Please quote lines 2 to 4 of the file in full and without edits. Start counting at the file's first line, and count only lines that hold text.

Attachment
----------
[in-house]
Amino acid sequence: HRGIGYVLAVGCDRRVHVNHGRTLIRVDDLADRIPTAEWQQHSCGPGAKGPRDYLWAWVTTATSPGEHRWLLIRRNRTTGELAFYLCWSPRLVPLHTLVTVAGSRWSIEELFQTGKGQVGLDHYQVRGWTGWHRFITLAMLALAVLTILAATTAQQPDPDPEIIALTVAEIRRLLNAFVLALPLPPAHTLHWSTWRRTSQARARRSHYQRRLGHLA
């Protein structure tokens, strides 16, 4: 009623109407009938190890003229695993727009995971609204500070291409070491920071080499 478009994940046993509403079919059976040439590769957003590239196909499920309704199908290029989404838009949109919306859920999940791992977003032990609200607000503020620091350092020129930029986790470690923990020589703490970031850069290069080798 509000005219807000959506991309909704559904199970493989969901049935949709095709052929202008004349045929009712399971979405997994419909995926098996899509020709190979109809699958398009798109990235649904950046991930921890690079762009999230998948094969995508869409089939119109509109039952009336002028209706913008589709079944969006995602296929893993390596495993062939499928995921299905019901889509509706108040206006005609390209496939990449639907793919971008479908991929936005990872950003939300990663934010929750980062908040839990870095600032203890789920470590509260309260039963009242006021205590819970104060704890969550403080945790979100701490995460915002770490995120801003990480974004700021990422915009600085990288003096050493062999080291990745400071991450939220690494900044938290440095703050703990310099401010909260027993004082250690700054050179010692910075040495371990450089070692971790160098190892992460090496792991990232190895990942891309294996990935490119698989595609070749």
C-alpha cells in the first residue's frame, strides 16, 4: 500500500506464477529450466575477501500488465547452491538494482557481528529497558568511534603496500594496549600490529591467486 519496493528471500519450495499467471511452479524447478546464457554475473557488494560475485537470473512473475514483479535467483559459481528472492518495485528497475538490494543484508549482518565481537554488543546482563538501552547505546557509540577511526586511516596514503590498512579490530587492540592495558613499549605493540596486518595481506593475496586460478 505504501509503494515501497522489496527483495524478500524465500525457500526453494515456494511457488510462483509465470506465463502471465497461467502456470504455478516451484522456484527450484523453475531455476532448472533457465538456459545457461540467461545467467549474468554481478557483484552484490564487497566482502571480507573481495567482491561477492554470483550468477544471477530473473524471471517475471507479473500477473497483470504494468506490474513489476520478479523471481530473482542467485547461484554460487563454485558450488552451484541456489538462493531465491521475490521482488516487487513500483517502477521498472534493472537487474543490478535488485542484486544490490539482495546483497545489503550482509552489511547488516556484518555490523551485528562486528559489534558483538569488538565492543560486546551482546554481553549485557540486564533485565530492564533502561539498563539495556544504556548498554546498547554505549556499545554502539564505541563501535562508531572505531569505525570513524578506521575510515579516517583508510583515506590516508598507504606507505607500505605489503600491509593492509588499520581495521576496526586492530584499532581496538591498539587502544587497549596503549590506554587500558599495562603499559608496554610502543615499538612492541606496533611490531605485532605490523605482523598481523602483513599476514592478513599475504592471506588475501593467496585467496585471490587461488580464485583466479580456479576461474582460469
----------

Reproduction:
Amino acid sequence: HRGIGYVLAVGCDRRVHVNHGRTLIRVDDLADRIPTAEWQQHSCGPGAKGPRDYLWAWVTTATSPGEHRWLLIRRNRTTGELAFYLCWSPRLVPLHTLVTVAGSRWSIEELFQTGKGQVGLDHYQVRGWTGWHRFITLAMLALAVLTILAATTAQQPDPDPEIIALTVAEIRRLLNAFVLALPLPPAHTLHWSTWRRTSQARARRSHYQRRLGHLA
């Protein structure tokens, strides 16, 4: 009623109407009938190890003229695993727009995971609204500070291409070491920071080499 478009994940046993509403079919059976040439590769957003590239196909499920309704199908290029989404838009949109919306859920999940791992977003032990609200607000503020620091350092020129930029986790470690923990020589703490970031850069290069080798 509000005219807000959506991309909704559904199970493989969901049935949709095709052929202008004349045929009712399971979405997994419909995926098996899509020709190979109809699958398009798109990235649904950046991930921890690079762009999230998948094969995508869409089939119109509109039952009336002028209706913008589709079944969006995602296929893993390596495993062939499928995921299905019901889509509706108040206006005609390209496939990449639907793919971008479908991929936005990872950003939300990663934010929750980062908040839990870095600032203890789920470590509260309260039963009242006021205590819970104060704890969550403080945790979100701490995460915002770490995120801003990480974004700021990422915009600085990288003096050493062999080291990745400071991450939220690494900044938290440095703050703990310099401010909260027993004082250690700054050179010692910075040495371990450089070692971790160098190892992460090496792991990232190895990942891309294996990935490119698989595609070749």
C-alpha cells in the first residue's frame, strides 16, 4: 500500500506464477529450466575477501500488465547452491538494482557481528529497558568511534603496500594496549600490529591467486 519496493528471500519450495499467471511452479524447478546464457554475473557488494560475485537470473512473475514483479535467483559459481528472492518495485528497475538490494543484508549482518565481537554488543546482563538501552547505546557509540577511526586511516596514503590498512579490530587492540592495558613499549605493540596486518595481506593475496586460478 505504501509503494515501497522489496527483495524478500524465500525457500526453494515456494511457488510462483509465470506465463502471465497461467502456470504455478516451484522456484527450484523453475531455476532448472533457465538456459545457461540467461545467467549474468554481478557483484552484490564487497566482502571480507573481495567482491561477492554470483550468477544471477530473473524471471517475471507479473500477473497483470504494468506490474513489476520478479523471481530473482542467485547461484554460487563454485558450488552451484541456489538462493531465491521475490521482488516487487513500483517502477521498472534493472537487474543490478535488485542484486544490490539482495546483497545489503550482509552489511547488516556484518555490523551485528562486528559489534558483538569488538565492543560486546551482546554481553549485557540486564533485565530492564533502561539498563539495556544504556548498554546498547554505549556499545554502539564505541563501535562508531572505531569505525570513524578506521575510515579516517583508510583515506590516508598507504606507505607500505605489503600491509593492509588499520581495521576496526586492530584499532581496538591498539587502544587497549596503549590506554587500558599495562603499559608496554610502543615499538612492541606496533611490531605485532605490523605482523598481523602483513599476514592478513599475504592471506588475501593467496585467496585471490587461488580464485583466479580456479576461474582460469